Scope of Work: Repairs to Existing BUR – Built Up Roof System.
  • 7 areas of the roof have blistering that requires repair.
  • 3 areas of the roof have ponding that requires repair.
  • 2 units show water penetration to the interior.
001
Some blistering in the roof around ventilation vents, with signs of moisture buildup.
002
Exposed blistering sticking through the gravel layer.
003
Holes in the base of a plumbing vent. During periods of precipitation, water has a direct point of entry into the building through holes such as these.
004
Significant signs of moisture buildup lead from evaporated standing water.
005
We removed the gravel around sections of significant moisture buildup to expose the roof surface. We found small pockets of waterpooling, which was also entering the building through the various blisters and tears that were identified.
008
Spudding over some tears.
007
Parts of the underlay that bordered with the edge of the shingle roof section were curling up, and required refastening. Moisture was entering the building through here.
010
Cement was applied over the sections of the roof where we had found significant standing water.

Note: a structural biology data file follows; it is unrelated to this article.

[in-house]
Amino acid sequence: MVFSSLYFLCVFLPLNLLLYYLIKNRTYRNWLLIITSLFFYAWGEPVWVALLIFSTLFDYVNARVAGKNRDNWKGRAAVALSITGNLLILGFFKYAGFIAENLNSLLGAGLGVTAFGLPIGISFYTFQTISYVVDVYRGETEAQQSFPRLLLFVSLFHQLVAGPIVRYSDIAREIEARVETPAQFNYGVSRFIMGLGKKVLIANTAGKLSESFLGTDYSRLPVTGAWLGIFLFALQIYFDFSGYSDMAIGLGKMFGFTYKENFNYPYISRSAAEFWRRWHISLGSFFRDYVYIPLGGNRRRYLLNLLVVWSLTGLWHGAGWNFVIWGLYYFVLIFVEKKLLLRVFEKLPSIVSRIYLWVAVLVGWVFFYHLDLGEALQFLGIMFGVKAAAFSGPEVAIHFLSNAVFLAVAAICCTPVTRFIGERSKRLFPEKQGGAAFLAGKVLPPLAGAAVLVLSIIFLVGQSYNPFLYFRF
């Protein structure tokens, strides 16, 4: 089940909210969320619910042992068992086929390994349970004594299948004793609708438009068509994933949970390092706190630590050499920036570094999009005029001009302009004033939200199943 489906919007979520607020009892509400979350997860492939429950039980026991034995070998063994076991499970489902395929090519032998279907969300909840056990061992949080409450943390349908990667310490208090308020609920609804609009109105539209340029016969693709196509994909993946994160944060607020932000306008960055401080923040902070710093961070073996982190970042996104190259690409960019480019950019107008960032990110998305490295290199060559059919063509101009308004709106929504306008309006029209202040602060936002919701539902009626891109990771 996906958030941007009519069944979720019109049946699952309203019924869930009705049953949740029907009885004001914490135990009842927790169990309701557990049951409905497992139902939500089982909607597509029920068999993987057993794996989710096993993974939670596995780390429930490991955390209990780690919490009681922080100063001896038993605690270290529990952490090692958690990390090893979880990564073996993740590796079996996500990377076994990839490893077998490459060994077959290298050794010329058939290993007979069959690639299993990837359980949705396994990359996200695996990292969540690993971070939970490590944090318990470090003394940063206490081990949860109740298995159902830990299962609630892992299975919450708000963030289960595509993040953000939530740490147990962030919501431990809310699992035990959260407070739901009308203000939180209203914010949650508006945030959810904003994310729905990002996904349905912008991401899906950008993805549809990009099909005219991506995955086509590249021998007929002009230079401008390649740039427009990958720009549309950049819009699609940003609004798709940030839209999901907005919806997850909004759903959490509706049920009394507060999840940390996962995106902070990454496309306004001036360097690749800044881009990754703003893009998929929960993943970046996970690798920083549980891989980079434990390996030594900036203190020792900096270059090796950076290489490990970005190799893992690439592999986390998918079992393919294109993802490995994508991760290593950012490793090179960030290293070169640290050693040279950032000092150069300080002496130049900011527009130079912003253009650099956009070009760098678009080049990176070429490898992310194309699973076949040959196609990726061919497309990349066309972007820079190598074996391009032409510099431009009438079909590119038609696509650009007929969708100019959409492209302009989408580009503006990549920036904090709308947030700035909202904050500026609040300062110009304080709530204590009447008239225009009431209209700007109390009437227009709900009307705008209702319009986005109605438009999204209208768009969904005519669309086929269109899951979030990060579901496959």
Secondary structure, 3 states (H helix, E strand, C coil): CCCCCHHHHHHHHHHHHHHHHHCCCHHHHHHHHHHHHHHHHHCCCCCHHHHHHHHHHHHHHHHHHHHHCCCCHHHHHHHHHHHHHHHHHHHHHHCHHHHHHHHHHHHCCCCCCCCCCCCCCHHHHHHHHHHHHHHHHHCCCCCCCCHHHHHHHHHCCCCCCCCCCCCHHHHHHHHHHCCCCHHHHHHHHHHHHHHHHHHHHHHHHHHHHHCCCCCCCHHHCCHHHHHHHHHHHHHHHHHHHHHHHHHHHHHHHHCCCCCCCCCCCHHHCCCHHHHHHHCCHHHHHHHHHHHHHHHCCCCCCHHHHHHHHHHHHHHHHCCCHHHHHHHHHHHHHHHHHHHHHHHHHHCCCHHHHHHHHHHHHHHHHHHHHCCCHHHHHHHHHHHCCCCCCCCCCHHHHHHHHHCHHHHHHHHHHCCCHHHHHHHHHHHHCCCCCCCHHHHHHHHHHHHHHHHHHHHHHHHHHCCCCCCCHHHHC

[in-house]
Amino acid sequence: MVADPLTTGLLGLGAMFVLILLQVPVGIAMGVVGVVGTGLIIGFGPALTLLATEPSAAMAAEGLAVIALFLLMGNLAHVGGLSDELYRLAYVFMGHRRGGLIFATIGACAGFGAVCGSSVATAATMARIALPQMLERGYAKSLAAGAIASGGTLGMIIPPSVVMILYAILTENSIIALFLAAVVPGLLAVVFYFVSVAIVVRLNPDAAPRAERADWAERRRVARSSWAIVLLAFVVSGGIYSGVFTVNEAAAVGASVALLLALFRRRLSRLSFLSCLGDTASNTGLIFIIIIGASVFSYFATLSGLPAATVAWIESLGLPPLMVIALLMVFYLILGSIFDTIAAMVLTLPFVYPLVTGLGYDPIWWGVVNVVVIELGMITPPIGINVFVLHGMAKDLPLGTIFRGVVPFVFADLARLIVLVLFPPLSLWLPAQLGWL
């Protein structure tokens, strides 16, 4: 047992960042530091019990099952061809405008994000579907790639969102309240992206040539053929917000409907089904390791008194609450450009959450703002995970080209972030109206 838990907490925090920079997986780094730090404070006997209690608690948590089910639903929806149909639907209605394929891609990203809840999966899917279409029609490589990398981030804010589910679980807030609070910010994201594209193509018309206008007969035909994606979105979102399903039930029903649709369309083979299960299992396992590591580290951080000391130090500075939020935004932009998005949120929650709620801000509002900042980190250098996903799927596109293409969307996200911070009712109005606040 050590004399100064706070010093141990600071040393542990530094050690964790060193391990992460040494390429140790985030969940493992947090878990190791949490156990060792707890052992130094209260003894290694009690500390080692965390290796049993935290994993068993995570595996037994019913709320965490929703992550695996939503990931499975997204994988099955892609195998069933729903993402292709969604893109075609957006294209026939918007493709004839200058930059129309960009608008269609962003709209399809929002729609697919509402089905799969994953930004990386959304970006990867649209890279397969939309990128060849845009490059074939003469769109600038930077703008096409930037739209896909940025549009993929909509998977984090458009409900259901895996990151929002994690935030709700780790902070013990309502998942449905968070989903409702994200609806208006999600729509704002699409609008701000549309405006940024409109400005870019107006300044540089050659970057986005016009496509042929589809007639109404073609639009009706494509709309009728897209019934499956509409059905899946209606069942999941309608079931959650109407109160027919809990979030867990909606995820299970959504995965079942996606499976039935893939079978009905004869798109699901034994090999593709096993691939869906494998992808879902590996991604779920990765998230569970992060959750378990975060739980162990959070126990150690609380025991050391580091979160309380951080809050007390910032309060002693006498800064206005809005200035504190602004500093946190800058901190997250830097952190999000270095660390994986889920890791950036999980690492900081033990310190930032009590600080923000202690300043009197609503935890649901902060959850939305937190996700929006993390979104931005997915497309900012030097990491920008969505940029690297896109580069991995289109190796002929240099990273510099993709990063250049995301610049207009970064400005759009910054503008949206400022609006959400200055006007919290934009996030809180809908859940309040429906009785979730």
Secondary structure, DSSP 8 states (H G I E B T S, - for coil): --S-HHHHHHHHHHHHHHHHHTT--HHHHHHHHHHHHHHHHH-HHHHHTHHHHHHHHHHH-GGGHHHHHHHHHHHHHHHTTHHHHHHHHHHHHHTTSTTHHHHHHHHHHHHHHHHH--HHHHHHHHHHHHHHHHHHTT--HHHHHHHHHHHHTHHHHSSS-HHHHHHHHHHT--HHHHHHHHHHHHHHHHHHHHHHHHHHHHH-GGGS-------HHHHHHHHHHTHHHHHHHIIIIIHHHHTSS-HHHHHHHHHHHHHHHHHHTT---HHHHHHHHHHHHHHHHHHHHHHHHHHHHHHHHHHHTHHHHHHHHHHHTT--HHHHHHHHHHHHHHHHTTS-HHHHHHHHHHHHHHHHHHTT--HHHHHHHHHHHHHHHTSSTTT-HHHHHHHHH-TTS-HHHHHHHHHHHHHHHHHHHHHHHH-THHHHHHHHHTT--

013
For smaller holes and blistering, we applied spudding, mesh over top, and then followed up with a second layer of spud.
  Roof Report, January 28, 2011: Investigated roof leak, approximately 18" frozen snow on roof. Checked all repairs done previously and no deficiencies could be found. Possible leak area (small leak now, did not show for 6 months) could only be related to metal flashing/roof flashing interface, which right now is frozen together.
I told our site contact that as soon as we have a good break in the weather we would be back to source the leak. She also asked me to check how the drains were, which were exposed and working fine. The client then showed me interior cracks in her ceiling, which with the amount of snow on the roof are more than likely due to extra weight on roof.  She told me their condo board has no money to pay for snow removal and they would take care of it themselves.